- Associated Press - Wednesday, July 6, 2016

BENGHAZI, Libya (AP) - The U.N. envoy to Libya said Wednesday that the Cabinet based in the North African country’s eastern region is not internationally recognized, remarks that were in response to criticism levelled the previous day by the premier of that government.

Martin Kobler stressed in an email to The Associated Press that the eastern-based premier, Abdullah al-Thinni, “is not the recognized prime minister of Libya.”

The email followed an AP interview with al-Thinni in which he claimed the United Nations was trying to impose an unworkable solution on Libya by setting up a unity government.

That unity government has started working in the capital, Tripoli, but without a vote of confidence from the eastern parliament.

Al-Thinni’s easter-based, interim government is recognized by the elected parliament, also seated in eastern Libya. Al-Thinni had served as defense minister after the ouster and killing of Libya’s longtime dictator Moammar Gadhafi.

After Gadhafi’s downfall, Libya sunk into lawlessness and chaos, facing a myriad of militias vying for influence and an emerging Islamic State affiliate. Since 2014, the country has been split between two different parliaments, each with their own government.

The new, U.N.-brokered unity government established this year is trying to overcome those divisions.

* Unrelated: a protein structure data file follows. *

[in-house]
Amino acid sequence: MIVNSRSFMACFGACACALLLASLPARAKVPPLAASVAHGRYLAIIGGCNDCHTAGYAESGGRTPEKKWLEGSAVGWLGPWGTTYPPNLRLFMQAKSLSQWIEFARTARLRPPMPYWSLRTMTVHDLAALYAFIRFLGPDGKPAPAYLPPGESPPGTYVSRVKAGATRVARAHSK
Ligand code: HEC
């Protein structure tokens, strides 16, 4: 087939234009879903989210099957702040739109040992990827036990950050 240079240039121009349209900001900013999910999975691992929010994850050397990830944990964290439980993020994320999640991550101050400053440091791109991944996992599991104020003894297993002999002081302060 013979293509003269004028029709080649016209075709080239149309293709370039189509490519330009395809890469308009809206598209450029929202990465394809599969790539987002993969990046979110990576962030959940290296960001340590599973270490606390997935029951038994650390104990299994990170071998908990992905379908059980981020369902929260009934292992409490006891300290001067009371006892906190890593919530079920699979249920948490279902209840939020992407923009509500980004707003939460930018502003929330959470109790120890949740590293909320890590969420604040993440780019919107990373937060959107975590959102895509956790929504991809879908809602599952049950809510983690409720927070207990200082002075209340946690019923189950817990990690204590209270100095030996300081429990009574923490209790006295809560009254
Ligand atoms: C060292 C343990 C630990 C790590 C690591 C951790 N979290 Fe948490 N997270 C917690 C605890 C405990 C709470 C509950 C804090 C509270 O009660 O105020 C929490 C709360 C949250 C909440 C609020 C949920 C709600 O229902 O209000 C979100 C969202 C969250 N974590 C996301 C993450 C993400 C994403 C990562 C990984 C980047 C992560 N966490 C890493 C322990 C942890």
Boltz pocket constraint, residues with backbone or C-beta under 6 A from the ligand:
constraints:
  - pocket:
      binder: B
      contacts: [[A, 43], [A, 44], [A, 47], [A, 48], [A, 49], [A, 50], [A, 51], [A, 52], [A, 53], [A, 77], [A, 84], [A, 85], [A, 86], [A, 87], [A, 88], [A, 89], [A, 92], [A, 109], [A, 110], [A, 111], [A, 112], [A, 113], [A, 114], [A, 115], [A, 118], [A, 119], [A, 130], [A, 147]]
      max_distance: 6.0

In his email, Kobler also said that the U.N.-brokered government of Fayez Serraj is Libya’s internationally-recognized government and that according to a U.N. Security Council resolution, member states are instructed to cease dealing with any other parallel institutions in Libya.

In another development Wednesday, a fighter jet crashed in the eastern Libyan city of Benghazi after carrying out airstrikes targeting Islamic militant positions. The pilot was killed.

According to an air force commander, who spoke on condition of anonymity because he was not authorized to talk to the media, it appeared that suspected Islamic militants shot down the plane. No group claimed responsibility.

Army units and local fighters loyal to the internationally-recognized parliament, under the command of Gen. Khalifa Hifter, have been battling Islamic militias in Benghazi over the past two years.

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